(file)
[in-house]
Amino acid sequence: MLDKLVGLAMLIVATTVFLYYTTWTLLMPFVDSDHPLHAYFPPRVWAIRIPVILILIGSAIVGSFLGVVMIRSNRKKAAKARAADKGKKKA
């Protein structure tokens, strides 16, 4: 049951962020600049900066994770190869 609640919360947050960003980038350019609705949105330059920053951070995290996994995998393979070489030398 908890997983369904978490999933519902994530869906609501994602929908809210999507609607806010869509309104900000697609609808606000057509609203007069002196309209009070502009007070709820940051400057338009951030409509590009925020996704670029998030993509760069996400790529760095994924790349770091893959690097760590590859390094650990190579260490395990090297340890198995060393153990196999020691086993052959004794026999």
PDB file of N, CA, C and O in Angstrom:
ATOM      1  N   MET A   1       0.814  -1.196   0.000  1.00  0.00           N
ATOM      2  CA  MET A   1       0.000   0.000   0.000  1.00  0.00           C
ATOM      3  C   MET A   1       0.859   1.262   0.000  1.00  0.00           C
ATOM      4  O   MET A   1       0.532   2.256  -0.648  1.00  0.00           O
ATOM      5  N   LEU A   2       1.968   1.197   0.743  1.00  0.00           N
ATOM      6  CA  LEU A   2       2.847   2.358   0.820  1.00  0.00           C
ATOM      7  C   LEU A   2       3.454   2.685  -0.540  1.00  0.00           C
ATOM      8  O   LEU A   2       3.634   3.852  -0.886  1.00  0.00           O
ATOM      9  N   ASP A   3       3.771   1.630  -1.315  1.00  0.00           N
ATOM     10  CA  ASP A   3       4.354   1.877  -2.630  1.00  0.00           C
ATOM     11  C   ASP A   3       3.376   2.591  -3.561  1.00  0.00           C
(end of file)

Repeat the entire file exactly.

[in-house]
Amino acid sequence: MLDKLVGLAMLIVATTVFLYYTTWTLLMPFVDSDHPLHAYFPPRVWAIRIPVILILIGSAIVGSFLGVVMIRSNRKKAAKARAADKGKKKA
């Protein structure tokens, strides 16, 4: 049951962020600049900066994770190869 609640919360947050960003980038350019609705949105330059920053951070995290996994995998393979070489030398 908890997983369904978490999933519902994530869906609501994602929908809210999507609607806010869509309104900000697609609808606000057509609203007069002196309209009070502009007070709820940051400057338009951030409509590009925020996704670029998030993509760069996400790529760095994924790349770091893959690097760590590859390094650990190579260490395990090297340890198995060393153990196999020691086993052959004794026999």
PDB file of N, CA, C and O in Angstrom:
ATOM      1  N   MET A   1       0.814  -1.196   0.000  1.00  0.00           N
ATOM      2  CA  MET A   1       0.000   0.000   0.000  1.00  0.00           C
ATOM      3  C   MET A   1       0.859   1.262   0.000  1.00  0.00           C
ATOM      4  O   MET A   1       0.532   2.256  -0.648  1.00  0.00           O
ATOM      5  N   LEU A   2       1.968   1.197   0.743  1.00  0.00           N
ATOM      6  CA  LEU A   2       2.847   2.358   0.820  1.00  0.00           C
ATOM      7  C   LEU A   2       3.454   2.685  -0.540  1.00  0.00           C
ATOM      8  O   LEU A   2       3.634   3.852  -0.886  1.00  0.00           O
ATOM      9  N   ASP A   3       3.771   1.630  -1.315  1.00  0.00           N
ATOM     10  CA  ASP A   3       4.354   1.877  -2.630  1.00  0.00           C
ATOM     11  C   ASP A   3       3.376   2.591  -3.561  1.00  0.00           C